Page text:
Have you used Google's Music Scan and Match platform to upload music to the cloud? Well, you may have noticed that the service has an alarming tendency to swap explicit songs with so-called "clean" tracks.
For example, if you uploaded the original album version of a song with explicit lyrics, you might very well end up with a clean version of the same song from the Google Music catalogue - instead of your original track.
Some people may not mind the swap, but to others censorship is a huge problem. Many users of the Google Music Scan and Match functionality report that no matter what songs they upload, the versions of their music with explicit lyrics are being swapped out with versions of clean lyrics. Clearly, the issue isn't limited to specific tracks or artists.
The good news? There is a button you can click indicating an incorrect match, with some users reporting the tracks are typically changed back to the original explicit versions within 24 hours.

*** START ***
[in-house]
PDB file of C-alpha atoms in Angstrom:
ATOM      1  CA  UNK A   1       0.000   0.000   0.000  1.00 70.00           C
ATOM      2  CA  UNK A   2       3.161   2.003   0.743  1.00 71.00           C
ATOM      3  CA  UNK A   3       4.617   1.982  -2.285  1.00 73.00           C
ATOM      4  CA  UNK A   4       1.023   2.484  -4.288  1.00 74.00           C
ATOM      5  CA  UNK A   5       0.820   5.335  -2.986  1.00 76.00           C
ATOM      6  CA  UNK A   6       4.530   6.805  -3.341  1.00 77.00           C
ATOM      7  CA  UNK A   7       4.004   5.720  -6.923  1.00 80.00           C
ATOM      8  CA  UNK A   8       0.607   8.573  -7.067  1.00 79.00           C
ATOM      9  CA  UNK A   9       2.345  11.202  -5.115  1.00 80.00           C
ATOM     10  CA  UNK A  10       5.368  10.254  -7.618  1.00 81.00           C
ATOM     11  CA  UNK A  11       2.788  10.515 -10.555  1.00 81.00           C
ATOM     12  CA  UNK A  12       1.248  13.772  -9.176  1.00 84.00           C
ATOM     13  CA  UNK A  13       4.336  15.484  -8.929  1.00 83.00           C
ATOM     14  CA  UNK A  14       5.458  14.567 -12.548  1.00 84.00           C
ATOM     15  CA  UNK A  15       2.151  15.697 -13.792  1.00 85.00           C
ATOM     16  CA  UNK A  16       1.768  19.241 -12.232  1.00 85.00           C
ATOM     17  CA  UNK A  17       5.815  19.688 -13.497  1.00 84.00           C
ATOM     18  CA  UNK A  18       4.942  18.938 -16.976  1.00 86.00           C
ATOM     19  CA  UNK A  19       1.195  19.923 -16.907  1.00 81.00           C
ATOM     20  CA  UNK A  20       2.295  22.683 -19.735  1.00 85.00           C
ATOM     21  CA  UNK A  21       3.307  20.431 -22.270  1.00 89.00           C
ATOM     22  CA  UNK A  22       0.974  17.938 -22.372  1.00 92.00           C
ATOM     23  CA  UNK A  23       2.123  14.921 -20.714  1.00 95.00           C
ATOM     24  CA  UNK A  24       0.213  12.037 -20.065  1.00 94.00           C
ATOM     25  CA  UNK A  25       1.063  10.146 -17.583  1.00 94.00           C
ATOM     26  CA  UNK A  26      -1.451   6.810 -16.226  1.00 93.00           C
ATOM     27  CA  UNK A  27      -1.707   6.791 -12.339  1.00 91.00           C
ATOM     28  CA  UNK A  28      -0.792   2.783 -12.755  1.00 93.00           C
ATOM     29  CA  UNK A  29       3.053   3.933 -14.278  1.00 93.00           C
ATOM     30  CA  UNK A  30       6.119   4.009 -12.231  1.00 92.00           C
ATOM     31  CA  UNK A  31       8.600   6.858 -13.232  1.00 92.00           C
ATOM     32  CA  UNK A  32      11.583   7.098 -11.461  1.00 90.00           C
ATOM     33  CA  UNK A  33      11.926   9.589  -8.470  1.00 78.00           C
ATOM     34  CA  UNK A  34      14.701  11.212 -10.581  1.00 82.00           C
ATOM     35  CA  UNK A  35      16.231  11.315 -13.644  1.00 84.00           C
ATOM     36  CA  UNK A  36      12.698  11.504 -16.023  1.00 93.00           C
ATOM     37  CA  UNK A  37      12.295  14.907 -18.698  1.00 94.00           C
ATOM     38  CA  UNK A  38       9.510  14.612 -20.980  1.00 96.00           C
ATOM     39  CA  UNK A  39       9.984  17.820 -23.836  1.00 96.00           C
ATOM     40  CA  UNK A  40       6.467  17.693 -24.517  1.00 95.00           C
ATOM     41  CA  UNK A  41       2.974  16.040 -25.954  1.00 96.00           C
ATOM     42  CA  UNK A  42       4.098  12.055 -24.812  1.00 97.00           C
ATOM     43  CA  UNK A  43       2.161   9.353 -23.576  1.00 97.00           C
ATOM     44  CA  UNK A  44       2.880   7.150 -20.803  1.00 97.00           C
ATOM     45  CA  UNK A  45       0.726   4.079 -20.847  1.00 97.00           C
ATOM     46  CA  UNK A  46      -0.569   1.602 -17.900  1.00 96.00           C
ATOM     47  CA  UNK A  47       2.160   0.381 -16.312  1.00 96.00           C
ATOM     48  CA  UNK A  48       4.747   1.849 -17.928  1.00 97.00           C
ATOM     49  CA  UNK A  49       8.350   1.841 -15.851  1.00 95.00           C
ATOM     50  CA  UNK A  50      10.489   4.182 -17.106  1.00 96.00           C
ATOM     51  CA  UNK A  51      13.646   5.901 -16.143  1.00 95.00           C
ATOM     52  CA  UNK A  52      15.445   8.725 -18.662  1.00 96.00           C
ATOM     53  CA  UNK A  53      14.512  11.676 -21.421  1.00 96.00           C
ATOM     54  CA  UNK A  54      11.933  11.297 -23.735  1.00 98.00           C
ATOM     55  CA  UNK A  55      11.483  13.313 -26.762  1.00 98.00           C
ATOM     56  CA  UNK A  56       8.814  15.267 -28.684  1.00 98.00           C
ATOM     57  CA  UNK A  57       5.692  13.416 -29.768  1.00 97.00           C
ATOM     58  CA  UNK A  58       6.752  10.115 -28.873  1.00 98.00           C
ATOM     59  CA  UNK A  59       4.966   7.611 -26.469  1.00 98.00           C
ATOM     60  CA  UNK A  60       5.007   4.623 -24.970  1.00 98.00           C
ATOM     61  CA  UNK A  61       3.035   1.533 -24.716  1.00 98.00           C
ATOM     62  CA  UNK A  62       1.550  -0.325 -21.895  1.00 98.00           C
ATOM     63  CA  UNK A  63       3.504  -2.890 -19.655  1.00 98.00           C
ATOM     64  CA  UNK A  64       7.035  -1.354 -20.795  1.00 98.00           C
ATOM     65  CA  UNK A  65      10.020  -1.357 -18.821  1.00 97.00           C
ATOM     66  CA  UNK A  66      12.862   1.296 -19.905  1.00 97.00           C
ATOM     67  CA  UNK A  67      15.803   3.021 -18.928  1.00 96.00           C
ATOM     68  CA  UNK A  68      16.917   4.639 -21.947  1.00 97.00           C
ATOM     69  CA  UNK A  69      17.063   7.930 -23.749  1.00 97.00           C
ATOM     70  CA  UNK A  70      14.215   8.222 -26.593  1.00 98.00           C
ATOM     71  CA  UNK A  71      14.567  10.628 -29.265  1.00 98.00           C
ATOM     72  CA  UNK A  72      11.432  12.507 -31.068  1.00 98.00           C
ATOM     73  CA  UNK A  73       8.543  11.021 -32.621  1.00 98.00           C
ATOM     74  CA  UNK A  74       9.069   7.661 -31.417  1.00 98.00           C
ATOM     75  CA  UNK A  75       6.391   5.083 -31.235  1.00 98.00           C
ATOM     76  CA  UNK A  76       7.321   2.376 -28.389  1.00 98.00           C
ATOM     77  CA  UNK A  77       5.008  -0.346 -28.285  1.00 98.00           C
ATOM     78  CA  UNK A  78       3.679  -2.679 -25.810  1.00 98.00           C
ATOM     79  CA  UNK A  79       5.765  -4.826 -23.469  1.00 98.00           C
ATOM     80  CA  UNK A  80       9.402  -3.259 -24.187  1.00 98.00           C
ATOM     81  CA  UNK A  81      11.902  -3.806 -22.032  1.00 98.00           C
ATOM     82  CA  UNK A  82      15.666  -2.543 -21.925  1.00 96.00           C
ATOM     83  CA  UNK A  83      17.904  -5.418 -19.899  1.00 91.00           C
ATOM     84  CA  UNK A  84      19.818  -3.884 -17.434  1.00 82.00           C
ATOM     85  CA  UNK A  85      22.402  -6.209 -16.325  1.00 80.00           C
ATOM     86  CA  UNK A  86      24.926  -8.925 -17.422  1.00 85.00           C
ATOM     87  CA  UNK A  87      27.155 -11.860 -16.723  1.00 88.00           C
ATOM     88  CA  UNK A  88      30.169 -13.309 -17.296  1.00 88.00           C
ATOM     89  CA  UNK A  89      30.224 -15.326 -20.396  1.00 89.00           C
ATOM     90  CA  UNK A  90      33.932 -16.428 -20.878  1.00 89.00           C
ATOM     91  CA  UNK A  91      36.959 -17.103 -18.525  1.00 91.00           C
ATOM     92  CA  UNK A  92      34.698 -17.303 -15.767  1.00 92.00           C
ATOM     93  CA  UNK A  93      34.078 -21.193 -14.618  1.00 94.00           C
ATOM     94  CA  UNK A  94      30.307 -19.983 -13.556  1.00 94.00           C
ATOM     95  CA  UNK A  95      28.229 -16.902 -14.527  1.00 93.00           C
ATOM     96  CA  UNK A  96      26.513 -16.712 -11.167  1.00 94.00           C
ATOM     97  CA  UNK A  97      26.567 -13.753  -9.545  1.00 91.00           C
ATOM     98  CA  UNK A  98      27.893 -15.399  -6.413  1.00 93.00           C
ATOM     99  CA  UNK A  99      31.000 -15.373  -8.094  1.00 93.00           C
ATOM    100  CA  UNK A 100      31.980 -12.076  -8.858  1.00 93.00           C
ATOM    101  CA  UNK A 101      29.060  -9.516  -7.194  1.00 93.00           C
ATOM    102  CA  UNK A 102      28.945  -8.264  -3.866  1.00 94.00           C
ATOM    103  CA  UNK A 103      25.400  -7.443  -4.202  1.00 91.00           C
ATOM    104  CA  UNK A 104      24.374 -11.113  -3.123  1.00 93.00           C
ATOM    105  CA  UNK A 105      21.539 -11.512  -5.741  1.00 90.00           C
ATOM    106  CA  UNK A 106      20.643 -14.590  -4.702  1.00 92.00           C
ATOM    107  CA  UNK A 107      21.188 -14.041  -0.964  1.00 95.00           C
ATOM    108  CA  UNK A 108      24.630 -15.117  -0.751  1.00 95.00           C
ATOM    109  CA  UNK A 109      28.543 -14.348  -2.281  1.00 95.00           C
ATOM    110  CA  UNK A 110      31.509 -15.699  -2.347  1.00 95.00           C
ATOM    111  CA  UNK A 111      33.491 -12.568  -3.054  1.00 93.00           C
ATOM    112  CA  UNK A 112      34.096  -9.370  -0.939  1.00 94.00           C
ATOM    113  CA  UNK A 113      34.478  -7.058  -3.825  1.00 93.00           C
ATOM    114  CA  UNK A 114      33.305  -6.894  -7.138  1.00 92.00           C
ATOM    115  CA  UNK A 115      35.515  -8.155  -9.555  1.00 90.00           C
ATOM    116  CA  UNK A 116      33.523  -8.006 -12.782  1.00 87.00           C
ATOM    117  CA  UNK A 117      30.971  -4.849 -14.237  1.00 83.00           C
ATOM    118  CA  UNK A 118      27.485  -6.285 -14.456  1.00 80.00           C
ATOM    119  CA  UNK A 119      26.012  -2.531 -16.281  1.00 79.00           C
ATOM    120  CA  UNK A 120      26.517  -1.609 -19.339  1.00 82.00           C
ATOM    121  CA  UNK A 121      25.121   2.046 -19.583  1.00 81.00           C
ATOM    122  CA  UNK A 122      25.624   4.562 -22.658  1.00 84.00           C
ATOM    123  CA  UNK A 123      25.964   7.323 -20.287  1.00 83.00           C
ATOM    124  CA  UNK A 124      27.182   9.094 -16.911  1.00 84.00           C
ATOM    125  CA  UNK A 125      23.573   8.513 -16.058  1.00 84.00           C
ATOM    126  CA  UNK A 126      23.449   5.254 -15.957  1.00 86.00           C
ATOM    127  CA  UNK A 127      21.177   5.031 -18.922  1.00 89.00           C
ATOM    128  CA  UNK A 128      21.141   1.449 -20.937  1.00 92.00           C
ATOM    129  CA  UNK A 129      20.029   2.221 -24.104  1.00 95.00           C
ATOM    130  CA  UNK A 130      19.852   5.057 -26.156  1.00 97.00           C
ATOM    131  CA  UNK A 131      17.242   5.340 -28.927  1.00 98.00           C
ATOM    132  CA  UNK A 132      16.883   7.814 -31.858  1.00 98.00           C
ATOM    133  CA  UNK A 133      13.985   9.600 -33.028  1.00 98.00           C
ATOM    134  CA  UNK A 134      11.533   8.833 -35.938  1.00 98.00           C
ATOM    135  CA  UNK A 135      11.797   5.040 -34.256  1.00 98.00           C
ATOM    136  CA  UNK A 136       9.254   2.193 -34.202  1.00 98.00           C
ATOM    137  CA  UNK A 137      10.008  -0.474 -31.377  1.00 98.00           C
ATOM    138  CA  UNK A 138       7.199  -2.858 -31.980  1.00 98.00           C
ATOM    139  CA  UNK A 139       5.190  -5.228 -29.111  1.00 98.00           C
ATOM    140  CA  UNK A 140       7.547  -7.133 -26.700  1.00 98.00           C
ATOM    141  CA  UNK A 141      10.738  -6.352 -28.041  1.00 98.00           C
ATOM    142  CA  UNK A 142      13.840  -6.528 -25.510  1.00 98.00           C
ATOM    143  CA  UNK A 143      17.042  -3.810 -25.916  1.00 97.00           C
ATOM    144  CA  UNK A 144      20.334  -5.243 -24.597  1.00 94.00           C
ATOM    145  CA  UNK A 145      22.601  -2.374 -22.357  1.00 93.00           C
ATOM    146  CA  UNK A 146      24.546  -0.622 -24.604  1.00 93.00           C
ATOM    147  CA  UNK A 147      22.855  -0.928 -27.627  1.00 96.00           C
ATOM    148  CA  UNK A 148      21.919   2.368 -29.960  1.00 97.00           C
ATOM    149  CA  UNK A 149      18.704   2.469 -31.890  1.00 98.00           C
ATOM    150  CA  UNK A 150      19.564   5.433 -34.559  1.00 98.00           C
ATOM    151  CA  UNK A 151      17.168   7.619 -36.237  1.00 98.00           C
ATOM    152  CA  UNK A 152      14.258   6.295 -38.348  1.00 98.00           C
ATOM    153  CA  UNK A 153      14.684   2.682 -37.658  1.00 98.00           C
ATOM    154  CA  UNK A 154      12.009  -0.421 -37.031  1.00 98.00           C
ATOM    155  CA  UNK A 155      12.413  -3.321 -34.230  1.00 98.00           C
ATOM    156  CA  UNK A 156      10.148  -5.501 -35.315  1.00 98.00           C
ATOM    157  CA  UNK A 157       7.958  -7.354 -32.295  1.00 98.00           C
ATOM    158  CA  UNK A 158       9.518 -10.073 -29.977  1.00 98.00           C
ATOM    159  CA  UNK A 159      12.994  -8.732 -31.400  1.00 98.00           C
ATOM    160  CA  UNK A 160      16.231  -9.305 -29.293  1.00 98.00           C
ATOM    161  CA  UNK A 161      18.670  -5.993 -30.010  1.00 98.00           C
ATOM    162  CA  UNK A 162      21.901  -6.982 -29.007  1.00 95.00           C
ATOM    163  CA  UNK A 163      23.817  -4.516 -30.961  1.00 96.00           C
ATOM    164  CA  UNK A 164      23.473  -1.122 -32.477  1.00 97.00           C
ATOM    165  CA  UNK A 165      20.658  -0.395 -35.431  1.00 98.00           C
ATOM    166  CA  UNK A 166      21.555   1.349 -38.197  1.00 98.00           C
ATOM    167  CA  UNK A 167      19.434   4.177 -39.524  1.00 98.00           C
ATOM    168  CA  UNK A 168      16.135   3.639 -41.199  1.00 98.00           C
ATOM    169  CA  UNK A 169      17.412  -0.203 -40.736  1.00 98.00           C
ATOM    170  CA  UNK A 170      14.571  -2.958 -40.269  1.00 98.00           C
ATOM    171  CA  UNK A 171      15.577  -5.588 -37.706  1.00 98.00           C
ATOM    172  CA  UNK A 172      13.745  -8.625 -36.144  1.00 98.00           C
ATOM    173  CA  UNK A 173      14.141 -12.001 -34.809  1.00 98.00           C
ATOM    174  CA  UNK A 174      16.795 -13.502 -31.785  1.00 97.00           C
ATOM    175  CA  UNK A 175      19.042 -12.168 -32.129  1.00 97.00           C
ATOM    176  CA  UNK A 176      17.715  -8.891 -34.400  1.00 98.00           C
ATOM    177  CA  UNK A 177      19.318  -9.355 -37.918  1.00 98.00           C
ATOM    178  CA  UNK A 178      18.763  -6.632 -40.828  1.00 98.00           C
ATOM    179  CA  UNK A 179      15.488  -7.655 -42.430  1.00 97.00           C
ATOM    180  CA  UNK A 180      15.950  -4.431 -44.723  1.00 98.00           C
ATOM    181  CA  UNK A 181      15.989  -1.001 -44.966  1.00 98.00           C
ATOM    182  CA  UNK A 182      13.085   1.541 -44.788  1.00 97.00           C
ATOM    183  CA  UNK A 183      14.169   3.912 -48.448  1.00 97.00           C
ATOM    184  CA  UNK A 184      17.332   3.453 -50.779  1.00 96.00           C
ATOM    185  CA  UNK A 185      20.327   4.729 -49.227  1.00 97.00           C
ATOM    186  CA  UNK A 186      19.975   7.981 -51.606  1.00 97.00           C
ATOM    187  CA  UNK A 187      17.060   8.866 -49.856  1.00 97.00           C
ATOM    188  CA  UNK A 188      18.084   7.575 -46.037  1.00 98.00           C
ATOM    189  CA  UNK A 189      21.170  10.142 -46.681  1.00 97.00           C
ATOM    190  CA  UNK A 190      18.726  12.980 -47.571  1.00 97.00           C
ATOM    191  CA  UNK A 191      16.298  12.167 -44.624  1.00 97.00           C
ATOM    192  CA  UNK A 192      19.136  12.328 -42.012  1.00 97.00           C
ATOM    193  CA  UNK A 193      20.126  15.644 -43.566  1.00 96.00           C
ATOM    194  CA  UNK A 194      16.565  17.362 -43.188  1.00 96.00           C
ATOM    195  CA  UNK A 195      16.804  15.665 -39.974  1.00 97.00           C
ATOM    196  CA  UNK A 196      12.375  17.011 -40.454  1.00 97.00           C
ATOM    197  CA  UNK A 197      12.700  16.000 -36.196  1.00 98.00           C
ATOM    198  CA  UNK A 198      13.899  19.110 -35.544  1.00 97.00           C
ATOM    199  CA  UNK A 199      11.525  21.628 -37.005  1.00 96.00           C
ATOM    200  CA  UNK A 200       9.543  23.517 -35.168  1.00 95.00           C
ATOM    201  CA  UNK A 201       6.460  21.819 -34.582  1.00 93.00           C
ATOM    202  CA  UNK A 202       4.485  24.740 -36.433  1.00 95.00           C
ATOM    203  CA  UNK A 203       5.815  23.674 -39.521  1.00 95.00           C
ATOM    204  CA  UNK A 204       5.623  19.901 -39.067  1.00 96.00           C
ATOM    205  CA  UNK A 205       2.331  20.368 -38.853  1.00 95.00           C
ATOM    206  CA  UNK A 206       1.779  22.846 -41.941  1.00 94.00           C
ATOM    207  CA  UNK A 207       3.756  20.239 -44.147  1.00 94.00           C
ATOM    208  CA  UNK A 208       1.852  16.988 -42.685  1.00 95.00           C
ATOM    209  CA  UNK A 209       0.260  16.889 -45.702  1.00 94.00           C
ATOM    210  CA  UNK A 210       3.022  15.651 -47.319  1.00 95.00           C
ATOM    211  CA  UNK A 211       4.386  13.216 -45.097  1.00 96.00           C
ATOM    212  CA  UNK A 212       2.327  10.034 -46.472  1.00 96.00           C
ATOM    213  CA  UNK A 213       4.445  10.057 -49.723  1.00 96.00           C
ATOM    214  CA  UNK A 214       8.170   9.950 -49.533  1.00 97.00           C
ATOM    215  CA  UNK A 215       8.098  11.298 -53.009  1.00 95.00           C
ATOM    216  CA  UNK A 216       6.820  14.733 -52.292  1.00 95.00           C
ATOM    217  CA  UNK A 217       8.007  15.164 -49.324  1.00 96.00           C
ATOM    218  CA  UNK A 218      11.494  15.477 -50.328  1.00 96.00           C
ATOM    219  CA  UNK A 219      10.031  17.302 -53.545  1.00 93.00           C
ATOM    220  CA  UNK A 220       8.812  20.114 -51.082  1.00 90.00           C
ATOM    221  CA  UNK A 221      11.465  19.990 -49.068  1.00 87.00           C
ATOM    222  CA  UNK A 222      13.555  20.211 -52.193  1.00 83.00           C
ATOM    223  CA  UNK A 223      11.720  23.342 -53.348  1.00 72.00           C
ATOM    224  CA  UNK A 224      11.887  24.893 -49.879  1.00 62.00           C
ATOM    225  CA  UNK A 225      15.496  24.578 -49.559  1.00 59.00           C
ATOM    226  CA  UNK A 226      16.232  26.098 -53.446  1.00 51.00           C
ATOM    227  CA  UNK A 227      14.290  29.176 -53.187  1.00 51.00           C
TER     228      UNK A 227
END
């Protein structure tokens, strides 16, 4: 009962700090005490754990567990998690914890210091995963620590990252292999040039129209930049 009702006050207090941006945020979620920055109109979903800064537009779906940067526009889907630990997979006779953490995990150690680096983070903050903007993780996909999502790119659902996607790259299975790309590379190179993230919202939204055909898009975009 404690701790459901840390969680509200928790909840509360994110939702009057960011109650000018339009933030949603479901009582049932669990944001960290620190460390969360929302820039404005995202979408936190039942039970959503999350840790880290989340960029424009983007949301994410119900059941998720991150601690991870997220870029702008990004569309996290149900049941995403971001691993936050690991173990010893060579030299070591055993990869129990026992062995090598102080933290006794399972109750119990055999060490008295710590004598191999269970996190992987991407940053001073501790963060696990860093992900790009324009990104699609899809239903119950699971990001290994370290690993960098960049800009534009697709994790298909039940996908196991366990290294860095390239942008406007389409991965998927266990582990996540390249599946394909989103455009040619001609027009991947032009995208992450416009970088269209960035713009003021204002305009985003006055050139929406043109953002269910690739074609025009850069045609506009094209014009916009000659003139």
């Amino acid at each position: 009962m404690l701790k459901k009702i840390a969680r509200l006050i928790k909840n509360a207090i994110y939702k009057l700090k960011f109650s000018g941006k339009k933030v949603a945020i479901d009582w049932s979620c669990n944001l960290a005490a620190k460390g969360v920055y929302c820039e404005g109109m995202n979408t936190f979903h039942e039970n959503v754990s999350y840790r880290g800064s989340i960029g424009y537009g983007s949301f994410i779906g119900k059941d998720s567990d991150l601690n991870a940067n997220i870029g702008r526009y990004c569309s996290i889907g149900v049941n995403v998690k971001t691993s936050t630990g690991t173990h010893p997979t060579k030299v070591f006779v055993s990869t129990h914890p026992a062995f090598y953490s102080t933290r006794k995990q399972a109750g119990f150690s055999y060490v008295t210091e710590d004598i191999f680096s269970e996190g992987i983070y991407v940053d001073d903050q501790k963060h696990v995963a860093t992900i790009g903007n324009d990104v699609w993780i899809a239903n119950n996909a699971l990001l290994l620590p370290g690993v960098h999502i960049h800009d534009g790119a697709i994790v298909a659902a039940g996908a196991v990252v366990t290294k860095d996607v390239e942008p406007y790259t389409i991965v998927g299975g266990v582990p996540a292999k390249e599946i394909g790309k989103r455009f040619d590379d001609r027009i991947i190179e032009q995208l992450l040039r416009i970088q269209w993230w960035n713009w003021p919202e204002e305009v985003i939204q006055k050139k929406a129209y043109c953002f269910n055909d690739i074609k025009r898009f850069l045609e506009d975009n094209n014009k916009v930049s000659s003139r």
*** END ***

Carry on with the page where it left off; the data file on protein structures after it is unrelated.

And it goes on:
While swapping songs with explicit lyrics for songs with clean lyrics is one thing, doing the opposite is another thing altogether. Indeed, many parents purchasing music for their kids opt for the clean version.
Interestingly, The Verge is now reporting that a number of users who uploaded clean tracks had them automatically replaced with more explicit versions. It should be noted that this issue isn't limited to Google Music alone, as users have reported similar issues with iTunes Match.